This DIY pocket computer will make you feel like a cyberpunk hacker once you’re done

If you’ve dreamed of making your own computer that looked straight out of a movie set, all the planets and stars have aligned to make it happen.

Although things called single-board computers have existed before it, the Raspberry Pi can be credited for giving birth to a new generation of creators, makers, and hackers that democratized processes that were once available only to big companies. Every day, the world is greeted with half a dozen or so “hacks” that try to solve a problem or even solve a problem no one thought was even a problem, using only off-the-shelf materials assembled together in garages or basements. Not all of them turn out to be useful or even attractive, but some do pique our interests, like this DIY pocket computer that actually works like a regular computer.

Designer: Penk Chen

Called the Penkesu Computer after its creator, the ultra-compact device that resembles a bulky communicator from the good old Nokia days has a distinctive charm despite its unpolished looks. While you probably wouldn’t use it for serious work, the wide but short laptop has the makings of a cyberpunk prop, specifically a cyberdeck that’s often used by characters to access the net or other computers. If you’re into that genre and style, the Penkesu Computer will definitely tickle your fancy, and it will undoubtedly turn heads if you use it in some cafe.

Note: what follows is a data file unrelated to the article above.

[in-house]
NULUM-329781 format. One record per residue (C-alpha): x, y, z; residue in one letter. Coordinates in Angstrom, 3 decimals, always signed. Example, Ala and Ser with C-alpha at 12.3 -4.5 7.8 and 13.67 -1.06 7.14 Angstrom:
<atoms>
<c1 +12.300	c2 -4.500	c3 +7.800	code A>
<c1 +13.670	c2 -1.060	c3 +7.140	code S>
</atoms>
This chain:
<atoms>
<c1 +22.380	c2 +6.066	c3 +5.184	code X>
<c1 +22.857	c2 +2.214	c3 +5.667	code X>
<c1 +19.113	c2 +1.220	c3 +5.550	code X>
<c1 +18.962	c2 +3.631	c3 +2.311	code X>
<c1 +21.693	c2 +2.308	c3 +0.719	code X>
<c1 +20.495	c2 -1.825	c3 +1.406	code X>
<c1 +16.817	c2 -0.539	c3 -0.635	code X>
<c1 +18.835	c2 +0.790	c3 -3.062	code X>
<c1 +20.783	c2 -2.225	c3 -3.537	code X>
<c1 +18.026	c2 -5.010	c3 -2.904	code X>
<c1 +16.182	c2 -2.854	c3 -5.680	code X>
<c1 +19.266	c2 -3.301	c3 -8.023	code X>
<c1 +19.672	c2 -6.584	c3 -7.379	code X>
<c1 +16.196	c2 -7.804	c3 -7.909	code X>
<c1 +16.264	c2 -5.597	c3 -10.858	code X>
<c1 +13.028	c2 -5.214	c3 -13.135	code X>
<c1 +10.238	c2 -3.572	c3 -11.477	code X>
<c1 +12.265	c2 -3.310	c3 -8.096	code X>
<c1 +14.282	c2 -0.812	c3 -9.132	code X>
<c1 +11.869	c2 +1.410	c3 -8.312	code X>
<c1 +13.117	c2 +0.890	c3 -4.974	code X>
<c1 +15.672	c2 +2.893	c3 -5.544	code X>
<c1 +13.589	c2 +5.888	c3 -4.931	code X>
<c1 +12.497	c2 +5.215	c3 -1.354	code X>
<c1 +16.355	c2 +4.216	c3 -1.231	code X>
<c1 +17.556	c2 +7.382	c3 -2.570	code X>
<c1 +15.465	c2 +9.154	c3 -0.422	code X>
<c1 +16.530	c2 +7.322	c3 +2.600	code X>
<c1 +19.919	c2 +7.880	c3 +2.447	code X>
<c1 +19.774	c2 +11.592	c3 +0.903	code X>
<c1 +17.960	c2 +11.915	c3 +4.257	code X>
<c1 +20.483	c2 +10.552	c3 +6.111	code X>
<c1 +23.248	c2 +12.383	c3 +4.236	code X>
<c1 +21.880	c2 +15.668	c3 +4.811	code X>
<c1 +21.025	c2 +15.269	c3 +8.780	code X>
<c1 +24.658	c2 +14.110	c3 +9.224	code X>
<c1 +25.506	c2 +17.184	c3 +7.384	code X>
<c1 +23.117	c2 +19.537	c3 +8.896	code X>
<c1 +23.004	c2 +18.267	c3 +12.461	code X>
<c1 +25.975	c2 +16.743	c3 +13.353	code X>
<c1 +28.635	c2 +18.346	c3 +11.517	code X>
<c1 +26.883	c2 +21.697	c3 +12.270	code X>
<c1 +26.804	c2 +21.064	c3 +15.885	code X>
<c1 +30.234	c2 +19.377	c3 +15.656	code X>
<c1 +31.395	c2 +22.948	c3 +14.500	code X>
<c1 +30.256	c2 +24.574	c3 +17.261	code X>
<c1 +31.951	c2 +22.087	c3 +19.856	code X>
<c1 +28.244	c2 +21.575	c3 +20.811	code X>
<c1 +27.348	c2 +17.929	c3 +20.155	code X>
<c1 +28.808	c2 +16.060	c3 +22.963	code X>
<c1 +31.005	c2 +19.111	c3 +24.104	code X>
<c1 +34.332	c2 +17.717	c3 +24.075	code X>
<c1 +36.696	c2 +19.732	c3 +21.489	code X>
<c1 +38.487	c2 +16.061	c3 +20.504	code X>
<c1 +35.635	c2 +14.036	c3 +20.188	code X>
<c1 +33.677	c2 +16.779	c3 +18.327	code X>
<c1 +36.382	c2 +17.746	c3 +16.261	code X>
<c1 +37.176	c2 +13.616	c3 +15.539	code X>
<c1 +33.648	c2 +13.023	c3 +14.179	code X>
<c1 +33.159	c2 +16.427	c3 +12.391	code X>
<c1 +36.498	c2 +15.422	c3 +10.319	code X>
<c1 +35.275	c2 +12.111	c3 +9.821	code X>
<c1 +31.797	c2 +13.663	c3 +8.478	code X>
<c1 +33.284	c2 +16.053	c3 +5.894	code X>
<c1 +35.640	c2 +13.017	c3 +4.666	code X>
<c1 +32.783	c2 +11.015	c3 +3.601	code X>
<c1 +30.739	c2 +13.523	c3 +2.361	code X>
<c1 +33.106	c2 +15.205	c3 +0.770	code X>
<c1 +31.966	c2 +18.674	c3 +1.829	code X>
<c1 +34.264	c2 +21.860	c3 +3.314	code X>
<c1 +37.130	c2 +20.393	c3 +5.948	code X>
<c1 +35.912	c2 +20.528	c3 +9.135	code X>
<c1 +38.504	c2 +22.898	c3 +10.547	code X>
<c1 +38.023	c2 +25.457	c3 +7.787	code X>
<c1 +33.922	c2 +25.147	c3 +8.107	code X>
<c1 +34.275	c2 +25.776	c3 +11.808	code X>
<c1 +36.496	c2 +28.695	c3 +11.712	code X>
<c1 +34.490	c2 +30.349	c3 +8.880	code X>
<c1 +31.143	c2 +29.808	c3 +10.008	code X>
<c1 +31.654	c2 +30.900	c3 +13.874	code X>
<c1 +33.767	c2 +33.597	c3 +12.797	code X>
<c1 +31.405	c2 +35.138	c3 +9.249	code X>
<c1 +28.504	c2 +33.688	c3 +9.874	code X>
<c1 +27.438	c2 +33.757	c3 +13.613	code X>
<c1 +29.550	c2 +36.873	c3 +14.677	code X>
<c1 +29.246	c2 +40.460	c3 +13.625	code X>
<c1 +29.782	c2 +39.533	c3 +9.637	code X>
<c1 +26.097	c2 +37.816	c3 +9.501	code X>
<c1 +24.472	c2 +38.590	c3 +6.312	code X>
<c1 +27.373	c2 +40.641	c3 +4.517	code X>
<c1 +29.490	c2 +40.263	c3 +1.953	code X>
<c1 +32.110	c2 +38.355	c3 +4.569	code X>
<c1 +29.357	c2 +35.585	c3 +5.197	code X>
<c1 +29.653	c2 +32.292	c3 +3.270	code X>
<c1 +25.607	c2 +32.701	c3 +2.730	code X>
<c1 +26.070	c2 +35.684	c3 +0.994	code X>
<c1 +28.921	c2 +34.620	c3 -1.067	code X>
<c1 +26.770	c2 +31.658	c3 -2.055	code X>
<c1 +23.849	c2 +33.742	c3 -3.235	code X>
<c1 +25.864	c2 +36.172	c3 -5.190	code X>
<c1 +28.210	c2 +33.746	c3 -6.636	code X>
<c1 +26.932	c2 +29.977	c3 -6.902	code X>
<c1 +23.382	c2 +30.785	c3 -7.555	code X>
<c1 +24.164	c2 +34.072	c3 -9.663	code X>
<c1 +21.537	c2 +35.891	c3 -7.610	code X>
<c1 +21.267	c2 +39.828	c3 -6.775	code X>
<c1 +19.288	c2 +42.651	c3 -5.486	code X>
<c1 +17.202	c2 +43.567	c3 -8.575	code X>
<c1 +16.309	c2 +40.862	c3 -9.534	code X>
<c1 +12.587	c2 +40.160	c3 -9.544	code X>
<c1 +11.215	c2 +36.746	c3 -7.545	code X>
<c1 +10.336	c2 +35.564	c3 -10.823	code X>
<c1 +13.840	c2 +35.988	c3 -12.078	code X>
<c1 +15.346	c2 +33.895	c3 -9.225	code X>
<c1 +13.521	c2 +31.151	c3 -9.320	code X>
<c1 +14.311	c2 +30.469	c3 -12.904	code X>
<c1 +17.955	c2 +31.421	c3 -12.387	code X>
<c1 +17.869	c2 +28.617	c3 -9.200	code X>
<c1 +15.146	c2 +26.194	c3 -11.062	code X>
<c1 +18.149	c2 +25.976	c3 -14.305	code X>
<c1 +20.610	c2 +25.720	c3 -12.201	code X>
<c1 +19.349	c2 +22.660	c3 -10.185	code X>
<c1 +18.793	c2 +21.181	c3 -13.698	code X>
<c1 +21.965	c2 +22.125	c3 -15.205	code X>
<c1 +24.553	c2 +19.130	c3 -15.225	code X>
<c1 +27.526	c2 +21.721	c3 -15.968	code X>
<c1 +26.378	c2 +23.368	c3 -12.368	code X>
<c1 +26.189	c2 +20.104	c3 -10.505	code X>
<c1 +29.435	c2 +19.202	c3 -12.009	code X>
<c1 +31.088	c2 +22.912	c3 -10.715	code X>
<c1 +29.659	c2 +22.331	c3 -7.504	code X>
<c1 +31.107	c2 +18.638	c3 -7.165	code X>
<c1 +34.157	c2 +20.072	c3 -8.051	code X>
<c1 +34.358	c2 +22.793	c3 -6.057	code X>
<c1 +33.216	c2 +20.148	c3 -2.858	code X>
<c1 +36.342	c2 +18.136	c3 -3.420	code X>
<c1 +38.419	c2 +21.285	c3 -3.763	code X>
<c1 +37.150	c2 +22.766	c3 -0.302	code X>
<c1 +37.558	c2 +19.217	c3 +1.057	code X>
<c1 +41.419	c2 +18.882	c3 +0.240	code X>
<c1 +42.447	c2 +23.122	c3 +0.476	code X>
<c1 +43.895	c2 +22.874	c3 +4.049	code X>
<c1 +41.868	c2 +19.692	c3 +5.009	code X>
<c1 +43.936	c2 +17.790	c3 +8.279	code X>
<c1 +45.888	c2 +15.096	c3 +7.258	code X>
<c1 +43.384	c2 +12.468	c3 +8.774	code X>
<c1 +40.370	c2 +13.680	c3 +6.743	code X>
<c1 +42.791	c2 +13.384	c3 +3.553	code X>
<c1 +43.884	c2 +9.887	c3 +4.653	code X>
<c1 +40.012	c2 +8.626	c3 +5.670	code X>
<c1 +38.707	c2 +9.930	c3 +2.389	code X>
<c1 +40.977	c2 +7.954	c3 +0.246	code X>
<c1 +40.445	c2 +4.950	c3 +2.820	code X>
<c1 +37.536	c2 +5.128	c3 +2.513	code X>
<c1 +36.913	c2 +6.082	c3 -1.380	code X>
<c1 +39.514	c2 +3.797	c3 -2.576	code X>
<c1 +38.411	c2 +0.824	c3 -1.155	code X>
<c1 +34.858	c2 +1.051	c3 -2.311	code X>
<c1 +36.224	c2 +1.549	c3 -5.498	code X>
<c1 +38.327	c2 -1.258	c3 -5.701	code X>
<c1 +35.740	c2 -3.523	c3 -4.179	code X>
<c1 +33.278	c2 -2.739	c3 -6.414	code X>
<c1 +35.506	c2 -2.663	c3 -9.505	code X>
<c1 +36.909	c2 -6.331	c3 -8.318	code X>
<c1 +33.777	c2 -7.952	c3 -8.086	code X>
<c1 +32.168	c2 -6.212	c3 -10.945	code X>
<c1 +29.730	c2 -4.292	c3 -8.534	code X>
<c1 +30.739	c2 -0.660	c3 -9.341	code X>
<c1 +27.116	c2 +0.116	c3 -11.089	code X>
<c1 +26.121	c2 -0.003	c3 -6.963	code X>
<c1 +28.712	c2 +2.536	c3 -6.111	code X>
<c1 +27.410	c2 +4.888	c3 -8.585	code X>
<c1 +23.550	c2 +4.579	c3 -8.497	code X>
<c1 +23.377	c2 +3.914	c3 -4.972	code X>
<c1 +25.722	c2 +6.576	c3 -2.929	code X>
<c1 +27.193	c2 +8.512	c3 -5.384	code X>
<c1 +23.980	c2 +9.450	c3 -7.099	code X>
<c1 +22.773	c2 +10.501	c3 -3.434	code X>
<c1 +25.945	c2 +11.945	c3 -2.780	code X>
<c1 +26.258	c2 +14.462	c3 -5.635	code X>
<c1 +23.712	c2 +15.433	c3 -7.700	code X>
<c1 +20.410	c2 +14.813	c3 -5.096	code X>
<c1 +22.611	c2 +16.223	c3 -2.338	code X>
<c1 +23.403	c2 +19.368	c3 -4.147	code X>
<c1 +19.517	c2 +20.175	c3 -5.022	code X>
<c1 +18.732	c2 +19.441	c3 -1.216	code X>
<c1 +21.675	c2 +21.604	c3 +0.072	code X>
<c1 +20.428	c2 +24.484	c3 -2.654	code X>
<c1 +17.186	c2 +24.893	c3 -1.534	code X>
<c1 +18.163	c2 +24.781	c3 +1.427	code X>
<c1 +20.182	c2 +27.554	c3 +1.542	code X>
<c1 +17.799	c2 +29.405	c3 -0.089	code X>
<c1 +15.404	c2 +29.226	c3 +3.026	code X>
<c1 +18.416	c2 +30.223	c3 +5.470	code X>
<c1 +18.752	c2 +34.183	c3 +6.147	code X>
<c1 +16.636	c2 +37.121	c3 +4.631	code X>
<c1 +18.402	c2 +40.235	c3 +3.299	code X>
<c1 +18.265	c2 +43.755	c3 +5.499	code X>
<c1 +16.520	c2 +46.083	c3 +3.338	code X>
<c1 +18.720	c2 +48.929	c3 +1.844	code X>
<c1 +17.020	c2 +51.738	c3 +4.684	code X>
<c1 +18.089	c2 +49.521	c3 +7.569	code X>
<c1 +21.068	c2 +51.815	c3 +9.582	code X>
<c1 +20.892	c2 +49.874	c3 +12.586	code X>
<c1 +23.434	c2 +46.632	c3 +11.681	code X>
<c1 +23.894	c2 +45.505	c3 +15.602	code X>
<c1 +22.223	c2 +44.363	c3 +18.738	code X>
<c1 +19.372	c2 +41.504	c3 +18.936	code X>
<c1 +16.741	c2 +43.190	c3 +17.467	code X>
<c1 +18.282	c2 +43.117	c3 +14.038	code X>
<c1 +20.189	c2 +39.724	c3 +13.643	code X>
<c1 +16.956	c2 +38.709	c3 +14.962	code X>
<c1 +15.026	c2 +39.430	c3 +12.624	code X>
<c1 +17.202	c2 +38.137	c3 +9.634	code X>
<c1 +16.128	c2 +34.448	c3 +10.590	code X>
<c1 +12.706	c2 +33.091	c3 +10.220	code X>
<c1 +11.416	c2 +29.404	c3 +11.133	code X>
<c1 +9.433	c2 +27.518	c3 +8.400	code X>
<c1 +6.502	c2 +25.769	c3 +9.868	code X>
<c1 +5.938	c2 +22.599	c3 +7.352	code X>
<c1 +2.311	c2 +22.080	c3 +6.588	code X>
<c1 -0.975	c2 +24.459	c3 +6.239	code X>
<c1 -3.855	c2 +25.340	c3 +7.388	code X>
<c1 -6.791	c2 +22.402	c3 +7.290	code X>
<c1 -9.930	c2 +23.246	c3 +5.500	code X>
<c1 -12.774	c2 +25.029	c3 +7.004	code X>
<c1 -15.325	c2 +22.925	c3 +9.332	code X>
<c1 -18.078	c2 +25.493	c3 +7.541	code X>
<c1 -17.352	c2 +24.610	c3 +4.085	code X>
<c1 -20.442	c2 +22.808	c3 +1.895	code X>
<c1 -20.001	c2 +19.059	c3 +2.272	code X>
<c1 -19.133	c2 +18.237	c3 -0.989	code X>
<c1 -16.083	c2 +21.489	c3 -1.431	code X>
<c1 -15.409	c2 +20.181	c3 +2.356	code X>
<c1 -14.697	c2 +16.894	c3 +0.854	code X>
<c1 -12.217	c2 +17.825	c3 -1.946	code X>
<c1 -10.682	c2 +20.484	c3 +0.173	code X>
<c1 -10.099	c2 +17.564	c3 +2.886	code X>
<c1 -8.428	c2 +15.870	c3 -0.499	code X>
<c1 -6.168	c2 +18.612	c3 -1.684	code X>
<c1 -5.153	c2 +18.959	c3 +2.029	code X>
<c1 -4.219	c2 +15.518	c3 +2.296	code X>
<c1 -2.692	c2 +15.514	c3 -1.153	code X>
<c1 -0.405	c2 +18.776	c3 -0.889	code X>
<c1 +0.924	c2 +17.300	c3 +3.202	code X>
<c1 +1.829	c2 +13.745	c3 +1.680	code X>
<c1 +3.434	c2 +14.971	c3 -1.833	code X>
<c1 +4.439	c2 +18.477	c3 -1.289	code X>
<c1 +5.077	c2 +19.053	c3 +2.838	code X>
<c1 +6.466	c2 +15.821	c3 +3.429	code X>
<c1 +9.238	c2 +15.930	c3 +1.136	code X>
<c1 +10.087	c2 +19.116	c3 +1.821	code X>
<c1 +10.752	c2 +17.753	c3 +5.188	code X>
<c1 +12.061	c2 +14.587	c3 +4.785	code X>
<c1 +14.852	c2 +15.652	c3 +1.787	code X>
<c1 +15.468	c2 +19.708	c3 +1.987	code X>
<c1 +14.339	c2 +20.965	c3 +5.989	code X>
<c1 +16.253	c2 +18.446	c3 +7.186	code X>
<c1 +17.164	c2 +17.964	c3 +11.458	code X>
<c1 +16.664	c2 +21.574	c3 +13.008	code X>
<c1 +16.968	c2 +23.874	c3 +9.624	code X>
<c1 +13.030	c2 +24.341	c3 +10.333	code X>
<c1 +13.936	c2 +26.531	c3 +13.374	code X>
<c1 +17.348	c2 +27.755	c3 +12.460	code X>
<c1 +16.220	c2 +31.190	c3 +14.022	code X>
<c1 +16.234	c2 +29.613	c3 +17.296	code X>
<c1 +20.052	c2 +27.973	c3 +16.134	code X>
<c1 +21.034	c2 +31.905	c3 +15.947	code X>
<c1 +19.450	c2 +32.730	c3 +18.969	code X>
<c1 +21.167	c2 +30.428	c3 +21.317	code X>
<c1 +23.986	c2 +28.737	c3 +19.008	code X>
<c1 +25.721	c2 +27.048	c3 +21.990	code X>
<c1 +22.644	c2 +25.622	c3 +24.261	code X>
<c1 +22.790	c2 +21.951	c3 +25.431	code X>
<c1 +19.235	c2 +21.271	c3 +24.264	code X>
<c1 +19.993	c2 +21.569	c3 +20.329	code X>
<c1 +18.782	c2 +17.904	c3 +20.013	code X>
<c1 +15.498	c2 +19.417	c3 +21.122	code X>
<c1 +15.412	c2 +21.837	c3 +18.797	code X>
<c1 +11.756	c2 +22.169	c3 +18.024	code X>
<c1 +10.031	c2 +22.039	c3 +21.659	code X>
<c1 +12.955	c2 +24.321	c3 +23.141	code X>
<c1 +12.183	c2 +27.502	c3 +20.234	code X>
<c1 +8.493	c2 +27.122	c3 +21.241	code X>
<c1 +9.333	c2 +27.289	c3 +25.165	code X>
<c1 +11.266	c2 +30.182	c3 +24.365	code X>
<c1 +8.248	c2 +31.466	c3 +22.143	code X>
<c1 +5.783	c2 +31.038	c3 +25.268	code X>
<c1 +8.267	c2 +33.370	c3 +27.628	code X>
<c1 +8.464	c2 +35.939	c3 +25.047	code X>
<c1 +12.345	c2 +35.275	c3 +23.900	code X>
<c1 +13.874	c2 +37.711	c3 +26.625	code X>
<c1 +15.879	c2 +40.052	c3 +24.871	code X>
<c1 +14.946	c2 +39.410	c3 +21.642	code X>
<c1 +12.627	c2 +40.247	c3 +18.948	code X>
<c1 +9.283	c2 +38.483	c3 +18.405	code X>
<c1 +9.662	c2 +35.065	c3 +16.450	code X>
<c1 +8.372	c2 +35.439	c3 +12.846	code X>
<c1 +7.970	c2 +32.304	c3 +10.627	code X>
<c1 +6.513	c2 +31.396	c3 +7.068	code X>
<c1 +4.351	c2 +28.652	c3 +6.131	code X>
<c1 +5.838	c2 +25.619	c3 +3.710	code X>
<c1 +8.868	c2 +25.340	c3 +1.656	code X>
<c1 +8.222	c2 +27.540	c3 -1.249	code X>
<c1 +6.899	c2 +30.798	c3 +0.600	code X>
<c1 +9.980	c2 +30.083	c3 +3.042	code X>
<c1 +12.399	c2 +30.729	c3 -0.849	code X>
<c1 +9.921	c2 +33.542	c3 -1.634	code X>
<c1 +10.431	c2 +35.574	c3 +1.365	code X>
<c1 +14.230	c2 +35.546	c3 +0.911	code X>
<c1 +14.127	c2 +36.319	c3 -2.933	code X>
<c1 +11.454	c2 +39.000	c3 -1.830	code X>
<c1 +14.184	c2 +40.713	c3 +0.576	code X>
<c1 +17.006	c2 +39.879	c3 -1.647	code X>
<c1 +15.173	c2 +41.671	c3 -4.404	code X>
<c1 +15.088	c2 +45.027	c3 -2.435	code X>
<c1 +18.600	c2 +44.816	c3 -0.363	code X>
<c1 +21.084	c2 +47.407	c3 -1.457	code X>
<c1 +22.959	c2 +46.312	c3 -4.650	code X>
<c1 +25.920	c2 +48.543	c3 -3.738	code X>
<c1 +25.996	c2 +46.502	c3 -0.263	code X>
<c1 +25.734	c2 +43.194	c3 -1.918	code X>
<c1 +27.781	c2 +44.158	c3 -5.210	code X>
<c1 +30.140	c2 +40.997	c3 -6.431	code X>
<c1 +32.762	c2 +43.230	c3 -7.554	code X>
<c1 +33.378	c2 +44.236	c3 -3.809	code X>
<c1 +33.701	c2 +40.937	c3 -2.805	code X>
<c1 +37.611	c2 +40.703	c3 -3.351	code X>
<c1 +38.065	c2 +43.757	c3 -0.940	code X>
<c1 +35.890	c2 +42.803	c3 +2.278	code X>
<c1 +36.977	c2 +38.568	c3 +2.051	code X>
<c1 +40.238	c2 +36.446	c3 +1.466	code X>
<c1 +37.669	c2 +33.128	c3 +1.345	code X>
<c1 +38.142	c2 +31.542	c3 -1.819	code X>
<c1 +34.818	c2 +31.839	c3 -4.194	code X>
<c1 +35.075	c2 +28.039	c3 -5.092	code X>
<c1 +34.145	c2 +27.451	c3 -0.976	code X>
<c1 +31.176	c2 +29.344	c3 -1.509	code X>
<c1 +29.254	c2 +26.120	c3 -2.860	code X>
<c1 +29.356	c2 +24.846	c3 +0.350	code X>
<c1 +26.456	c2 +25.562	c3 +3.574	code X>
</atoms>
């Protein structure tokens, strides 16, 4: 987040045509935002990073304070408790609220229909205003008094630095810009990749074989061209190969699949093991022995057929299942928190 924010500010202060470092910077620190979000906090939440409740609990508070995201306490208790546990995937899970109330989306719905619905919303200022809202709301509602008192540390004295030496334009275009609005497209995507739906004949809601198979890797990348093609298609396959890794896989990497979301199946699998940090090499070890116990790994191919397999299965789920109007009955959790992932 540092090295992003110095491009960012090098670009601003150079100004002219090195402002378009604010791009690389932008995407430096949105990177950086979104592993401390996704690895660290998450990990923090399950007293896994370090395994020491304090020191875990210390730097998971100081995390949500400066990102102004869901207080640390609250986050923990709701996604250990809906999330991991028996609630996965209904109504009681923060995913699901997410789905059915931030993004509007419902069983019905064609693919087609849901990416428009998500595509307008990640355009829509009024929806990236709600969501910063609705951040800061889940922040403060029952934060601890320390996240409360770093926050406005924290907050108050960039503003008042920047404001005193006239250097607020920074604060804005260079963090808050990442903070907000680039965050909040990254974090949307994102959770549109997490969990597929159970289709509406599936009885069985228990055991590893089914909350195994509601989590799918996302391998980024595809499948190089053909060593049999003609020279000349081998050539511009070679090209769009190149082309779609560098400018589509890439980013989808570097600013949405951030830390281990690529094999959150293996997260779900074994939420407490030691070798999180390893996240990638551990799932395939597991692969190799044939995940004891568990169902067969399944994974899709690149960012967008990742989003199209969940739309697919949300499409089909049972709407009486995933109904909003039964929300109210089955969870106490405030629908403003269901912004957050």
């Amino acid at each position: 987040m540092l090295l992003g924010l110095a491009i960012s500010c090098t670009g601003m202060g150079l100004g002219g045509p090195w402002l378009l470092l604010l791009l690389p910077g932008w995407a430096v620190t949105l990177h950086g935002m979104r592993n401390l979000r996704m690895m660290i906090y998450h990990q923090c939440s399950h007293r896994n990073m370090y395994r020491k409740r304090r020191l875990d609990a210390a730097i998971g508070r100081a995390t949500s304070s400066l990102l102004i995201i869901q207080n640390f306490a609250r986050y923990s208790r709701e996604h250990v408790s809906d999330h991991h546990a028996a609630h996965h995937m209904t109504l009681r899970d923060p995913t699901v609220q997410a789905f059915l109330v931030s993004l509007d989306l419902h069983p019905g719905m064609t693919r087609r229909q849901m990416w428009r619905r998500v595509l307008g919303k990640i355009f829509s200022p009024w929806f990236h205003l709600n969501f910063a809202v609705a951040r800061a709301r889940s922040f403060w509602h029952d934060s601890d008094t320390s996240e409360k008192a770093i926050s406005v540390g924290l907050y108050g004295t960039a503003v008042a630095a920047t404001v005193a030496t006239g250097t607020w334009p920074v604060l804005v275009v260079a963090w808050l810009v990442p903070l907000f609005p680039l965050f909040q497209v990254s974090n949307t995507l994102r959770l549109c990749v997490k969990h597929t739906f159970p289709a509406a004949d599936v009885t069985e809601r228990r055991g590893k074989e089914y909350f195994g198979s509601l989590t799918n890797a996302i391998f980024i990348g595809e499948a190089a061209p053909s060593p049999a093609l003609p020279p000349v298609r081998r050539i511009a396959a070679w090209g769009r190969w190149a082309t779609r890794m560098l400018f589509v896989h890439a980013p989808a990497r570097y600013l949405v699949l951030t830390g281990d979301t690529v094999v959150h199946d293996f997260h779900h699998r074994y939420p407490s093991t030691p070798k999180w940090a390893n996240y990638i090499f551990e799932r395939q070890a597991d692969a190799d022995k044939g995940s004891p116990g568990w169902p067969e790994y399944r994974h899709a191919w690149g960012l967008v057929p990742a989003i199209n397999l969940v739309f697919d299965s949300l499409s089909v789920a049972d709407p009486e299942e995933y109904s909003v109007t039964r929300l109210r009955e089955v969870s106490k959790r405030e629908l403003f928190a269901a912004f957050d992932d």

It’s not for sale, though, but makers and hackers will probably love even more the fact that you can make one yourself. Penk Chen has generously provided the exact list of materials and components to buy, as well as the pattern for 3D printing the enclosure. Almost anyone can freely follow in his footsteps, though you’d at least need to have access to a 3D printer.

There might be a bit of soldering involved, though a lot of the parts also just need to be plugged into each other. It isn’t a trivial project for beginners, but there are also variants of this kind of DIY project that are more involved and more complicated. It’s an endeavor that will definitely generate a euphoric feeling of satisfaction when completed, earning you your “hacker” badge.

The best part? This isn’t just a prop or toy device. The Raspberry Pi Zero 2 W inside can actually run a full Linux-based operating system. You won’t be flying with it, of course, but it can still let you get stuff done, complete with a hacker feeling.